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Professional Socialization of Engineers: Moral Formation and Organizational Culture
Novice engineers become engineering professionals through the process of professional socialization. An important dimension of professional socialization is moral formation, and engineering education contributes to the initial process of the moral formation of engineering students. However, engineering ethics education has mainly focused on teaching ethical issues and reasoning skills, and the limitation of such approaches has been often pointed out. This dissertation is the result of the exploratory investigations to obtain insights into engineering practitioners’ moral formation, which could eventually lead to knowledge for more effectively facilitating engineering students’ moral formation.
This dissertation consists of four independent but related studies. The first study (Chapter 2) is a theoretical study to establish a new framework for engineers’ professional socialization, which includes moral formation. To create the framework, I synthesized the ideas of Durkheim, Kohlberg, Hoffman, and Haidt on moral formation, with Durkheim as a common thread, and argued that the moral formation process is influenced and promoted by social discipline, a collective process that utilizes cultural influences, with respect for individual differences.
The following three studies are empirical studies informed by the first theoretical study. The second study explored the political ideologies and moral foundations of engineers in the United States. I examined how engineers’ political ideologies are associated with their moral foundations and how engineers’ political ideologies and moral foundations vary across their employment sectors, organizational positions, and demographic attributes. Especially, the comparison across different employment sectors could provide insights for ethics researchers because the working environment, which can be informed by the dominant thoughts and attitudes of the members of the group, could potentially inform the contents of the social discipline. The third study examined the relationships between engineering professionals’ personality traits, moral foundations, and political ideology, and how these interact with their workplace organizational cultures. The knowledge about the relationships and interactions could provide insights on deepening the understanding of individual differences in the moral formation process. The fourth study explored engineers’ moral narratives, and I introduced four examples. The results showed that individual engineers’ moral narratives are intertwined with their life history as a person, although there are some different approaches to pursuing a moral life.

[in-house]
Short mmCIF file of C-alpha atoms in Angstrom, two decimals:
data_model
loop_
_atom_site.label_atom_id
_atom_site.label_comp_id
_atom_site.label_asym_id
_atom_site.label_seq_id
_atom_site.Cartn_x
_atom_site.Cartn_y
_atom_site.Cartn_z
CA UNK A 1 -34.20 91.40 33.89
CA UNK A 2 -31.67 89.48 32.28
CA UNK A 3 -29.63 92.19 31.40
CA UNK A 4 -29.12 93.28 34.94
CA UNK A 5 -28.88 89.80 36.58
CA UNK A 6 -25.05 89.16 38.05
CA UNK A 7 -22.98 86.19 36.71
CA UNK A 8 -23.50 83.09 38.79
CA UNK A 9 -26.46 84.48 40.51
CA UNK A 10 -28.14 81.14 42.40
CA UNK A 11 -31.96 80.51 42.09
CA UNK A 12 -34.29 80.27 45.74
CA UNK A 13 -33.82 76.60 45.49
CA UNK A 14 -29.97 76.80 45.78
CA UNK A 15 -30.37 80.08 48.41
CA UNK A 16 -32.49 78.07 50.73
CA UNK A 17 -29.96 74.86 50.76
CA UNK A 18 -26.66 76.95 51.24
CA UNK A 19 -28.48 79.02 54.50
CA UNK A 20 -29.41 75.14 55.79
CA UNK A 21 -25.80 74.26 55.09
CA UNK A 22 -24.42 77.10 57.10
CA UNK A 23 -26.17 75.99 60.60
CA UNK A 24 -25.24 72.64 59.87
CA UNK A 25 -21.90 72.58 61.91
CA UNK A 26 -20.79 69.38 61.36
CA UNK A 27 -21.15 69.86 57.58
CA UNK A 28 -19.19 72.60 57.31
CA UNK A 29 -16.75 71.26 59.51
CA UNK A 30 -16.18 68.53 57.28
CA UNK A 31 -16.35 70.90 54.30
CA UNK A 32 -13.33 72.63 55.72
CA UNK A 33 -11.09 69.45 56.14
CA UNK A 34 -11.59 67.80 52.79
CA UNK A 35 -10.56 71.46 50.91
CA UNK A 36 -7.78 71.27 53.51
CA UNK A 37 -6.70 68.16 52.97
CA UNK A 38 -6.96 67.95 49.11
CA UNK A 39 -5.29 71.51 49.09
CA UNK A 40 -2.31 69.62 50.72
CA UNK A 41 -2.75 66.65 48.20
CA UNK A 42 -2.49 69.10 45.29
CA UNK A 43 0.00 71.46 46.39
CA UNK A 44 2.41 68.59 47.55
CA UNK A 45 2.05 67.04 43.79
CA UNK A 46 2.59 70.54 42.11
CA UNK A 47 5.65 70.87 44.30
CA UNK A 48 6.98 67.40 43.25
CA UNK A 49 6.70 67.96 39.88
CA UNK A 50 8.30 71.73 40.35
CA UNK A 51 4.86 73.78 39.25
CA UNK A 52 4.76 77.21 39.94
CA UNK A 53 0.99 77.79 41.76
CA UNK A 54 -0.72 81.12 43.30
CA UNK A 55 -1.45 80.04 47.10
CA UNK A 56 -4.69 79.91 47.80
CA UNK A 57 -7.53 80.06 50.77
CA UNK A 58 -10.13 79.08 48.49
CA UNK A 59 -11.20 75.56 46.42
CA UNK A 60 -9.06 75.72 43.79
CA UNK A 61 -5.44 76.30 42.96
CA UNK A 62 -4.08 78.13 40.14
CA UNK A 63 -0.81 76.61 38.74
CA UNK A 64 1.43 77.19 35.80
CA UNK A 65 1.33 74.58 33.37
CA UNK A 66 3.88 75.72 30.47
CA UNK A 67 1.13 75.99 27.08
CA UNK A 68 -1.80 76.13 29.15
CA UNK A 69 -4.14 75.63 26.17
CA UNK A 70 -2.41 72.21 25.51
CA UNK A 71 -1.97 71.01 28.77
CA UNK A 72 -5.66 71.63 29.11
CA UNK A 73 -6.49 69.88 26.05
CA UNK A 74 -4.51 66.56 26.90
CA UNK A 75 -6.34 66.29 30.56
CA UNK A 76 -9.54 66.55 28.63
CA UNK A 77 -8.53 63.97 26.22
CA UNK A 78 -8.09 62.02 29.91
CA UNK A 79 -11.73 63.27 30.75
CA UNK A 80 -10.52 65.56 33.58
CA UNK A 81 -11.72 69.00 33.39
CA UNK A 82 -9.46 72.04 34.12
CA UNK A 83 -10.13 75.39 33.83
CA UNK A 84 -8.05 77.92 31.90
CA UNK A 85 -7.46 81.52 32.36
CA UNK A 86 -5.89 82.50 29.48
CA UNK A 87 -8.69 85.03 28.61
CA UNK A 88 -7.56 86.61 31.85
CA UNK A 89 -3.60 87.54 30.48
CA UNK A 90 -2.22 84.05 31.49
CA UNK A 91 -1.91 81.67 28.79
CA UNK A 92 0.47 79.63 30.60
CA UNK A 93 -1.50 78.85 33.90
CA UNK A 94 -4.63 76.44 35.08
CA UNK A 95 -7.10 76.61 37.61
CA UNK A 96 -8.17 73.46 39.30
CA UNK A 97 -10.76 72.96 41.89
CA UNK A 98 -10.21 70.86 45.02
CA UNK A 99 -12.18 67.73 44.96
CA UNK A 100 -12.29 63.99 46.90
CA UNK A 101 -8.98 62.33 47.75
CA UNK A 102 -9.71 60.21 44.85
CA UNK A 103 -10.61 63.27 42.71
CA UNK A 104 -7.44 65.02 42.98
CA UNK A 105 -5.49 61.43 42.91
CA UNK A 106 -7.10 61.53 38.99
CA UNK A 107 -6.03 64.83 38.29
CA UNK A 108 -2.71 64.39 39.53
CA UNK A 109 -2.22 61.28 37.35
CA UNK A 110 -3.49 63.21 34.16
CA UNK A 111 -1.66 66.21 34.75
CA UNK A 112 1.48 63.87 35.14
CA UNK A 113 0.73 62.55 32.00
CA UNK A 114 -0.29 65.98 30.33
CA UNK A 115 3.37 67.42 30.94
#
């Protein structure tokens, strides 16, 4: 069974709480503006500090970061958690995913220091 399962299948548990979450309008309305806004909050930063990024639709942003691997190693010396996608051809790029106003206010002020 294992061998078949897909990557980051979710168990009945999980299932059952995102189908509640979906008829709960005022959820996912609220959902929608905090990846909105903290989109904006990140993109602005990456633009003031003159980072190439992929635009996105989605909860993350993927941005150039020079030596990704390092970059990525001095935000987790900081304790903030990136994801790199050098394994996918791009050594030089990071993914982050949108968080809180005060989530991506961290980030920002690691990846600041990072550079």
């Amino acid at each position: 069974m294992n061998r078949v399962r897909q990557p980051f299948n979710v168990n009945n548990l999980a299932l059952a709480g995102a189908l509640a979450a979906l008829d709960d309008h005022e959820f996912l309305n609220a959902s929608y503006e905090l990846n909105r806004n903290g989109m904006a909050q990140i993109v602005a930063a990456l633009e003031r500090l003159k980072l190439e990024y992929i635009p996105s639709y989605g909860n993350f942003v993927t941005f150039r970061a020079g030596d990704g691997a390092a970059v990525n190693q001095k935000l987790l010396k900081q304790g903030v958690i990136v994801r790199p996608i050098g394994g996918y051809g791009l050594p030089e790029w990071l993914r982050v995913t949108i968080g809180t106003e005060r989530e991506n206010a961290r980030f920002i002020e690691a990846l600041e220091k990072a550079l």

Each study in this dissertation independently contributes to enhancing the understanding of different aspects of engineers’ moral formation, which is a complex and multifaceted process where engineers’ individual characteristics and the culture of their organizations interact. While the influence of organizational culture on moral behavior has been studied by business ethicists, this dissertation appears to be the first to examine the role of organizational culture in the moral formation of engineers. I discuss the potential opportunity to design a new pedagogy based on this dissertation as future work.
Bilsland Dissertation Fellowship of Purdue Graduate School
Dale and Suzi Gallagher Professorship of Purdue University School of Engineering Education
National Science Foundation Grant No. 2024301
- Doctor of Philosophy
- Engineering Education
- West Lafayette